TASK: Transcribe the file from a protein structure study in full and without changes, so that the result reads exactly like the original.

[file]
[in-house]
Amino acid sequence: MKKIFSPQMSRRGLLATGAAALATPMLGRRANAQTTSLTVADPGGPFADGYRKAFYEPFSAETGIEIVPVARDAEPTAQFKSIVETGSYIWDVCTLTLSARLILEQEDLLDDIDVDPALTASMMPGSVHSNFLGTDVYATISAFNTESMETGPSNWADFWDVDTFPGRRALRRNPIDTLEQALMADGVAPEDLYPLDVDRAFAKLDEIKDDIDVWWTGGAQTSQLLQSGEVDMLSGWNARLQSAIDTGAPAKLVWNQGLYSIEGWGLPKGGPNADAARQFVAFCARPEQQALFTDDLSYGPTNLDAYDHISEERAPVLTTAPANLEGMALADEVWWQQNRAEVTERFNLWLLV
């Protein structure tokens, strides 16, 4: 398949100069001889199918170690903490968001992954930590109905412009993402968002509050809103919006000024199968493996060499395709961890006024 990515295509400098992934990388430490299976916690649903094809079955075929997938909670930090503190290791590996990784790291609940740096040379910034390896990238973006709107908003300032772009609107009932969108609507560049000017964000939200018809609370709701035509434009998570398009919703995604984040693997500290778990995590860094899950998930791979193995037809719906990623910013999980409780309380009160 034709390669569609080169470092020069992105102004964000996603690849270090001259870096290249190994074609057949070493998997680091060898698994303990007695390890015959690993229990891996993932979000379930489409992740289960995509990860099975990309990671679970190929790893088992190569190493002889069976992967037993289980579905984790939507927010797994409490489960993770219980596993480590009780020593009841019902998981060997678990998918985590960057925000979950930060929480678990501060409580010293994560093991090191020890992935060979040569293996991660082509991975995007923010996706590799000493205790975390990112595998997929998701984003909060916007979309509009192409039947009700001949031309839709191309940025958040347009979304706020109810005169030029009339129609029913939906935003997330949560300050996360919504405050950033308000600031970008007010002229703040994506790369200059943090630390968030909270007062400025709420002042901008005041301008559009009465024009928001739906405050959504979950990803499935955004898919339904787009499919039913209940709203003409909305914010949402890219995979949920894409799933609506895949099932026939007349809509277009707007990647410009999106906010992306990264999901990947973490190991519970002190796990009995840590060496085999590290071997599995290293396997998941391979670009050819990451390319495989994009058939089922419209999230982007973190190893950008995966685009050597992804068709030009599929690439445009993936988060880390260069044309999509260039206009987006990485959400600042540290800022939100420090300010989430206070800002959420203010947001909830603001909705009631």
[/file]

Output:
[in-house]
Amino acid sequence: MKKIFSPQMSRRGLLATGAAALATPMLGRRANAQTTSLTVADPGGPFADGYRKAFYEPFSAETGIEIVPVARDAEPTAQFKSIVETGSYIWDVCTLTLSARLILEQEDLLDDIDVDPALTASMMPGSVHSNFLGTDVYATISAFNTESMETGPSNWADFWDVDTFPGRRALRRNPIDTLEQALMADGVAPEDLYPLDVDRAFAKLDEIKDDIDVWWTGGAQTSQLLQSGEVDMLSGWNARLQSAIDTGAPAKLVWNQGLYSIEGWGLPKGGPNADAARQFVAFCARPEQQALFTDDLSYGPTNLDAYDHISEERAPVLTTAPANLEGMALADEVWWQQNRAEVTERFNLWLLV
């Protein structure tokens, strides 16, 4: 398949100069001889199918170690903490968001992954930590109905412009993402968002509050809103919006000024199968493996060499395709961890006024 990515295509400098992934990388430490299976916690649903094809079955075929997938909670930090503190290791590996990784790291609940740096040379910034390896990238973006709107908003300032772009609107009932969108609507560049000017964000939200018809609370709701035509434009998570398009919703995604984040693997500290778990995590860094899950998930791979193995037809719906990623910013999980409780309380009160 034709390669569609080169470092020069992105102004964000996603690849270090001259870096290249190994074609057949070493998997680091060898698994303990007695390890015959690993229990891996993932979000379930489409992740289960995509990860099975990309990671679970190929790893088992190569190493002889069976992967037993289980579905984790939507927010797994409490489960993770219980596993480590009780020593009841019902998981060997678990998918985590960057925000979950930060929480678990501060409580010293994560093991090191020890992935060979040569293996991660082509991975995007923010996706590799000493205790975390990112595998997929998701984003909060916007979309509009192409039947009700001949031309839709191309940025958040347009979304706020109810005169030029009339129609029913939906935003997330949560300050996360919504405050950033308000600031970008007010002229703040994506790369200059943090630390968030909270007062400025709420002042901008005041301008559009009465024009928001739906405050959504979950990803499935955004898919339904787009499919039913209940709203003409909305914010949402890219995979949920894409799933609506895949099932026939007349809509277009707007990647410009999106906010992306990264999901990947973490190991519970002190796990009995840590060496085999590290071997599995290293396997998941391979670009050819990451390319495989994009058939089922419209999230982007973190190893950008995966685009050597992804068709030009599929690439445009993936988060880390260069044309999509260039206009987006990485959400600042540290800022939100420090300010989430206070800002959420203010947001909830603001909705009631």